The Futurelight technology makes this one of our favorite jackets and a great pick for hiking in most weather.
Quick Review: The North Face Apex Flex jacket presents the cheapest opportunity for you to get the brand's Futurelight technology, and it pays off.
Pros: The Futurelight fabric is superb in almost all weather conditions. All of the seams are sealed and there's no visible stitching on the outside of the jacket. It's stretchy and comfortable.
Cons: It's heavier than some competing jackets. It will only hold up to steady, hard rain for a few hours.
We've taken the Apex Flex out for multiple hikes and found it to be the perfect jacket for those looking for something waterproof and strong in the snow.
Like we said above, this jacket uses The North Face’s Futurelight fabric. Upon a close look, you’ll notice every seam is sealed on this jacket. It’s actually difficult to find any visible stitching at all. The only places we could spot it were inside of the hem and hood sinch cord, sleeves, and the zipper for the internal chest pocket. And those were only visible from the inside. The attention to detail is excellent and that means we have some of the best sealing available to protect from heat loss, wind penetration. And it only works because of how breathable to the Futurelight fabric is.
We tried it on a cold weather hike with no rain and only a t-shirt on underneath. The jacket excelled in these conditions. We did feel moisture inside the jacket, but it was minimal and was coming from our body. The jacket dried out very quickly in these conditions. We really loved the breathability of the Futurelight in these conditions.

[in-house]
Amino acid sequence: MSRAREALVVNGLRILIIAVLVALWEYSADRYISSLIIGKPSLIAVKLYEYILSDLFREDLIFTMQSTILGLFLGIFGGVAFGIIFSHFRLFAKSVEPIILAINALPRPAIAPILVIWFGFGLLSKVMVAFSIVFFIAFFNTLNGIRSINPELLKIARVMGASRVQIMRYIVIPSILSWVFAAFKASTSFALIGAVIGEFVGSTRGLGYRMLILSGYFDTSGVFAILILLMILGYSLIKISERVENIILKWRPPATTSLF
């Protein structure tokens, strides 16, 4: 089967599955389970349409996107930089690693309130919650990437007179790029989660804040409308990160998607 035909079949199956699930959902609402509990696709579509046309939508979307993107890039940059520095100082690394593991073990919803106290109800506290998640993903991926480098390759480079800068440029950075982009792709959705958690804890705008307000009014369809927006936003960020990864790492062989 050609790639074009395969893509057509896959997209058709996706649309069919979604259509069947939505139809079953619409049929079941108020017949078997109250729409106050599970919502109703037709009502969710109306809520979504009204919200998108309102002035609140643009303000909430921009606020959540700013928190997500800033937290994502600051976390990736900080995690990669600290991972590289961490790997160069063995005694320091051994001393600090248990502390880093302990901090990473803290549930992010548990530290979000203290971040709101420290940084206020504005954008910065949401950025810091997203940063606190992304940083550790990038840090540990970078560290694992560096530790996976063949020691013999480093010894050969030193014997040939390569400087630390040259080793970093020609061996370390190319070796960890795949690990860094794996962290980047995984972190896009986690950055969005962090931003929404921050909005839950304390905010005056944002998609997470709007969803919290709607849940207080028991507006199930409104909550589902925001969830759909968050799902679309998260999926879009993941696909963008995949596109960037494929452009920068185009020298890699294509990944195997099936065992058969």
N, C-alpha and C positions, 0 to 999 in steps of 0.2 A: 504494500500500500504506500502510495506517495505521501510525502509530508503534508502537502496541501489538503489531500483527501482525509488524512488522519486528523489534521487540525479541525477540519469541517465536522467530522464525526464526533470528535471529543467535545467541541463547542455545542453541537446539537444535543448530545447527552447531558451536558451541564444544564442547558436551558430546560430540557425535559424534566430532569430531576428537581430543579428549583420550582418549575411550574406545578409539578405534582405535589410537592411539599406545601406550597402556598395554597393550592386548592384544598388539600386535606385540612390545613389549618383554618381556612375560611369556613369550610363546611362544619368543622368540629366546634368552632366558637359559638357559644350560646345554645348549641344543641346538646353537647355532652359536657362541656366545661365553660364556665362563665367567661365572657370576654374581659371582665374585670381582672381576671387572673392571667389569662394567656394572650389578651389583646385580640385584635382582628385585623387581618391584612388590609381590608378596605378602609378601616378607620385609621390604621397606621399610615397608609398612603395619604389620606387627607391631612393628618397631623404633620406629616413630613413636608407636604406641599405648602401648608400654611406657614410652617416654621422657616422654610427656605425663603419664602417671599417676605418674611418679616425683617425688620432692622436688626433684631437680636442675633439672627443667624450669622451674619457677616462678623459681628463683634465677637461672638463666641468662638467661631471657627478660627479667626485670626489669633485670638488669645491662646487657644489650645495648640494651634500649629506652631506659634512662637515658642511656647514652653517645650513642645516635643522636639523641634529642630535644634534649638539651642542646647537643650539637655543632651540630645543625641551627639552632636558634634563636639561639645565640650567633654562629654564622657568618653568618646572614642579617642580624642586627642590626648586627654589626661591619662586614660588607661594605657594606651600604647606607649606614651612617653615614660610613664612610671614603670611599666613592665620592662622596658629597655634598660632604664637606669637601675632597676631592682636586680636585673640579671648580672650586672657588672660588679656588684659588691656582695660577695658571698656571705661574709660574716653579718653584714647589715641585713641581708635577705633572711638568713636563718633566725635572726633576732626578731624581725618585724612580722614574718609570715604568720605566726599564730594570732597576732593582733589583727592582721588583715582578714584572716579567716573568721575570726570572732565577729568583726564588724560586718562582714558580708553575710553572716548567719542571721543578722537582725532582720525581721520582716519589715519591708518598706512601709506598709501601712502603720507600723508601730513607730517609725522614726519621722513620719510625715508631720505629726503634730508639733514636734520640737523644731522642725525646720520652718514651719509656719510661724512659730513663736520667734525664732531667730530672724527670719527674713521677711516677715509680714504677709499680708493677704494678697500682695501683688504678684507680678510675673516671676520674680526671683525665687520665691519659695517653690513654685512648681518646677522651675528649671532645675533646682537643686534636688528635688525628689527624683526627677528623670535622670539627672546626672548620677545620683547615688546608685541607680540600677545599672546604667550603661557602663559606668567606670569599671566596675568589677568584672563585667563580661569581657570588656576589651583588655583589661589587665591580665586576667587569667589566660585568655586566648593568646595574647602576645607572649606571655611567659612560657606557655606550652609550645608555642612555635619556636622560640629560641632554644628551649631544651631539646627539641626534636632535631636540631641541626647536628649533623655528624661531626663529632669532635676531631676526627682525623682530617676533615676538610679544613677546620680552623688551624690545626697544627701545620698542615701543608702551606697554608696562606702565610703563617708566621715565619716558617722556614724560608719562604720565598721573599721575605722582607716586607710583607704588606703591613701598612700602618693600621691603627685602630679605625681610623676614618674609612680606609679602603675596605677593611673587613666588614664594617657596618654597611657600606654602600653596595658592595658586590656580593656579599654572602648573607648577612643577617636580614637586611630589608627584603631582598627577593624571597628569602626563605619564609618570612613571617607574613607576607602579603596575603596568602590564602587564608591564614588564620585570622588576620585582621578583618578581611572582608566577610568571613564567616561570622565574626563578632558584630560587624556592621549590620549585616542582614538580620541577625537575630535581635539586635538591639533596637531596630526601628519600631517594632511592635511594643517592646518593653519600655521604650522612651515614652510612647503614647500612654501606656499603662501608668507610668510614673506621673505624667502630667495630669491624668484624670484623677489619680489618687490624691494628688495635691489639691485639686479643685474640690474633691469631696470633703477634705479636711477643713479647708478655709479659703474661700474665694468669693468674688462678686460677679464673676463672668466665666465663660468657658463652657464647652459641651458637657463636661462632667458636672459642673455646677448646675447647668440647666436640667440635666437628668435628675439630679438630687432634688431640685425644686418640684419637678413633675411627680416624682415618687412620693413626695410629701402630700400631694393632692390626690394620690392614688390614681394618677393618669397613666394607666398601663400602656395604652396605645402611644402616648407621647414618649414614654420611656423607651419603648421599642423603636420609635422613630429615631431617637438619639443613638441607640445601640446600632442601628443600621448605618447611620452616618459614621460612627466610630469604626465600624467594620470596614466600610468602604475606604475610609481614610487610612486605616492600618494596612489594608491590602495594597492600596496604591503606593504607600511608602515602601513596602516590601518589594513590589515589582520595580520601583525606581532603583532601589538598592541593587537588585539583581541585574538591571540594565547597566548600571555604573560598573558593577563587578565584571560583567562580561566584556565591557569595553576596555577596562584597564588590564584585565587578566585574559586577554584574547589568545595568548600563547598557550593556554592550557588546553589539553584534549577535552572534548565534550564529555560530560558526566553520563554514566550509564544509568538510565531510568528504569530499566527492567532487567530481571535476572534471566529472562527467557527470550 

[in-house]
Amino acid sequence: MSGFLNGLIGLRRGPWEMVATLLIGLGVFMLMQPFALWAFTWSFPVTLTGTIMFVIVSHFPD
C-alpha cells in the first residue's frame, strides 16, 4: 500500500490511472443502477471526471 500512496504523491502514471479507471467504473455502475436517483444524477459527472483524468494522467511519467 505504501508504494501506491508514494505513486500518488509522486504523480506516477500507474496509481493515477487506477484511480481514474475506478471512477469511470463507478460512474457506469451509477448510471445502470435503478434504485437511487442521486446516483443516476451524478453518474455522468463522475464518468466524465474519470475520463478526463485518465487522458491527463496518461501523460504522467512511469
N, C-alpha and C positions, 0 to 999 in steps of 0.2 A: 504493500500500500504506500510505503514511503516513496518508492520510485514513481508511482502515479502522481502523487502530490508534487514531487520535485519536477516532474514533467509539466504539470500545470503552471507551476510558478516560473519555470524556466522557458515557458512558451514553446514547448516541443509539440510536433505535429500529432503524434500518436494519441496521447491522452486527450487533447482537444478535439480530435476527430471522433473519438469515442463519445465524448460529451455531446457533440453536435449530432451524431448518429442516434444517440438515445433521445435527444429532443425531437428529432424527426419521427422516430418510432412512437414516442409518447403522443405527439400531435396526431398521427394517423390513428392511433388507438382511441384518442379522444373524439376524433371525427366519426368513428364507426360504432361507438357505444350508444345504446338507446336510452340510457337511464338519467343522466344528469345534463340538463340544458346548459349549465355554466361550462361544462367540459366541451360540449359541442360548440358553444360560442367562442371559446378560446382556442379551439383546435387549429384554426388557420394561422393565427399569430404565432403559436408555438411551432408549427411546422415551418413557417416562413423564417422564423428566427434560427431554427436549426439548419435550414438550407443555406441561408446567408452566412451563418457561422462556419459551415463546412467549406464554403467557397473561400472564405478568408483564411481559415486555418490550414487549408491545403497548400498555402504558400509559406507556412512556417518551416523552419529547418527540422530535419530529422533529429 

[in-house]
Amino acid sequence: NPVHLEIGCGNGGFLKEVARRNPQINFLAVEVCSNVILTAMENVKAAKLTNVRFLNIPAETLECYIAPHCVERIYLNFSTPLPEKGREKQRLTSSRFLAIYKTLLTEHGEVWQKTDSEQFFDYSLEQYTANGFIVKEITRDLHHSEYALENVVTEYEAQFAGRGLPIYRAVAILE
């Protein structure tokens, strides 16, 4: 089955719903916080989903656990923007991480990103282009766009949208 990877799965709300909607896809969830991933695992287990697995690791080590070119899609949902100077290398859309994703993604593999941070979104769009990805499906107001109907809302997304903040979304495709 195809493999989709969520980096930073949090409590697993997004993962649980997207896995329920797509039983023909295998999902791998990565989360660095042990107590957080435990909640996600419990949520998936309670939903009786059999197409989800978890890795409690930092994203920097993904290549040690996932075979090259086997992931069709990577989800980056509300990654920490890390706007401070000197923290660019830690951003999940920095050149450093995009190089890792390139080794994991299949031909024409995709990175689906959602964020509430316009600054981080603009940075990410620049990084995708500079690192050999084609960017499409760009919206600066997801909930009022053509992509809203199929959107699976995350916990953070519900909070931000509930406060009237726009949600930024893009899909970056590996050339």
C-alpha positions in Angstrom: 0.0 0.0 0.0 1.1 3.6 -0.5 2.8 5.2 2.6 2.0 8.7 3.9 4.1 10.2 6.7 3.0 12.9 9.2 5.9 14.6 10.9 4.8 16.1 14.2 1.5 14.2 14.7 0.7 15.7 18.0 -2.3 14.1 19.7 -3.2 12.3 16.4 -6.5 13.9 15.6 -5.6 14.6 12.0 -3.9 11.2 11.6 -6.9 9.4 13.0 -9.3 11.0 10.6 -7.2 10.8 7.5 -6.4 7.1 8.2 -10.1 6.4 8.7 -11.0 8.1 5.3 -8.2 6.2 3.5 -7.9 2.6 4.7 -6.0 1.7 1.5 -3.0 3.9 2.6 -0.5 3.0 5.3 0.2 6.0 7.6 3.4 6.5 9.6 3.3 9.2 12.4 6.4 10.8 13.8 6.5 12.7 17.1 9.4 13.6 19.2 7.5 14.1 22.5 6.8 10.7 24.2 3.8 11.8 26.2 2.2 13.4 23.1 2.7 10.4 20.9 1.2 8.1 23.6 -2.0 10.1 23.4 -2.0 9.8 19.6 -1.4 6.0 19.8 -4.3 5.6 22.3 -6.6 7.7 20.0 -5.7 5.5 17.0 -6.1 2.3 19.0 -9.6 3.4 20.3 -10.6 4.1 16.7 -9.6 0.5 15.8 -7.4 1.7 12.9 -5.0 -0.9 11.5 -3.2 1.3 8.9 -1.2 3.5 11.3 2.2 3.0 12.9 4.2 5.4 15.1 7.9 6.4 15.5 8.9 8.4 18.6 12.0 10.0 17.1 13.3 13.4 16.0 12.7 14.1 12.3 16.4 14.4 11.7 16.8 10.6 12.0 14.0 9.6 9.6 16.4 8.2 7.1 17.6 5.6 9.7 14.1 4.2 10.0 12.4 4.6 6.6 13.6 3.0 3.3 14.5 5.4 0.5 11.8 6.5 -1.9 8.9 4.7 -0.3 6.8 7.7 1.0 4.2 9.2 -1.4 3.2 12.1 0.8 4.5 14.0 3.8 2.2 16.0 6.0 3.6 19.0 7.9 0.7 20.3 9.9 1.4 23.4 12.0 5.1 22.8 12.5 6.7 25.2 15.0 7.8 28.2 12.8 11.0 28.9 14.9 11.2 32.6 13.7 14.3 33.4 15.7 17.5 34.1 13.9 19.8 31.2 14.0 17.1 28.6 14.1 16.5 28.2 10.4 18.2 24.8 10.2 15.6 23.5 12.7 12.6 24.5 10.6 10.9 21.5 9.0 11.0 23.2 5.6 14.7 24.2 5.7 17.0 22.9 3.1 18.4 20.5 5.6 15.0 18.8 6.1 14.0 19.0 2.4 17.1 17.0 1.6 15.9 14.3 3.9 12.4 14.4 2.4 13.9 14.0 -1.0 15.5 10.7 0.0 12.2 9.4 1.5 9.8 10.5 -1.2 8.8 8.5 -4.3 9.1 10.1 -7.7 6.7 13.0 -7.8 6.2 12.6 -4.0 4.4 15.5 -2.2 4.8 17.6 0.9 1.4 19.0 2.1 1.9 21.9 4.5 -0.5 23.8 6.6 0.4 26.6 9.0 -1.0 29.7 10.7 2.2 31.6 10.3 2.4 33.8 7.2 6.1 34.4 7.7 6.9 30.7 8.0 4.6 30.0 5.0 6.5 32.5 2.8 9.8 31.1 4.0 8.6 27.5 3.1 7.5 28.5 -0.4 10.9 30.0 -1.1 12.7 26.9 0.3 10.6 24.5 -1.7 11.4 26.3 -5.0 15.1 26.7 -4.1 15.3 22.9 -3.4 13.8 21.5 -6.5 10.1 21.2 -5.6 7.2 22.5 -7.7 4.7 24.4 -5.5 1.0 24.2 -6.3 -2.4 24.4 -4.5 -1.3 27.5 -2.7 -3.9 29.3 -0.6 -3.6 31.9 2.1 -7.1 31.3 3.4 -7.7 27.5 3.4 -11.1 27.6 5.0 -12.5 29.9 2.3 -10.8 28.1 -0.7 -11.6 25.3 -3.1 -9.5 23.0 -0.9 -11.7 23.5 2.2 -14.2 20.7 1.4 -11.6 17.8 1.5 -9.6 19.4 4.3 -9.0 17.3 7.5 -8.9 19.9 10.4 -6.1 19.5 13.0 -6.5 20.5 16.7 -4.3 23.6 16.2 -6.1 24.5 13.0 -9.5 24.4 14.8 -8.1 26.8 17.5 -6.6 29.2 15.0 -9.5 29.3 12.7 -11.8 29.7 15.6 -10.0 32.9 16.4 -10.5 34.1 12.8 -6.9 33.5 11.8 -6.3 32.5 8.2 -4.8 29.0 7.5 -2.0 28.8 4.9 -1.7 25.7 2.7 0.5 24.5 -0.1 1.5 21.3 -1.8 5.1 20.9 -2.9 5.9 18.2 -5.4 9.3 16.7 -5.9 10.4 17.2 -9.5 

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The second time we tested it on a hike in very wet weather. It held up for a few hours but the water eventually soaked through. At this point it started to retain water and we definitely felt wet.
We loved this jacket in the snow, but wouldn’t recommend it for extended, very rainy hikes where the water sitting on the jacket is constant. It won’t hold up for more than a few hours in those conditions.
The Apex Flex Futurelight excels at breathability. You can immediately feels the difference between this jacket and the usual waterproof rain jacket. While you still feel some moisture inside from your body heat, it’s wicked away quickly and dries, as opposed to the sticky, moist feeling some waterproof jackets have on your skin.
Similar to the breathability, this jacket is strong in comfort because it doesn’t feel clammy on the inside. It also moves well and stretches quite a bit, so there’s not restriction to your movement.
The Apex Flex Futurelight jacket weighs in at 1 lb, 2 oz, making it heavier than a minimalist jacket, but not so heavy that it affects mobility. If you want something lighter, you can go with an ultralight jacket, but it won’t have the weather protection of the Apex Flex. This is heavier than many similar jackets, but not heavy.
Under some light abrasion testing, the jacket held up well. The slightly heavier weight means the fabric is slightly stronger than ultralight jackets. We’ve used it for multiple long hikes in all conditions and have yet to notice any damage or wear.
Especially when compared to The North Face’s Brigandine at $750, the Apex Flex looks like a steal if you don’t need the Brigandine’s extra features. You’re still getting the Futurelight technology and an excellent overall coat.
Thanks largely to the Futurelight technology, The North Face Apex Flex jacket is excellent. It is superb in snow and light rain, but won’t hold up for several hours in constant, heavy rain. The attention to detail is strong and the value is great.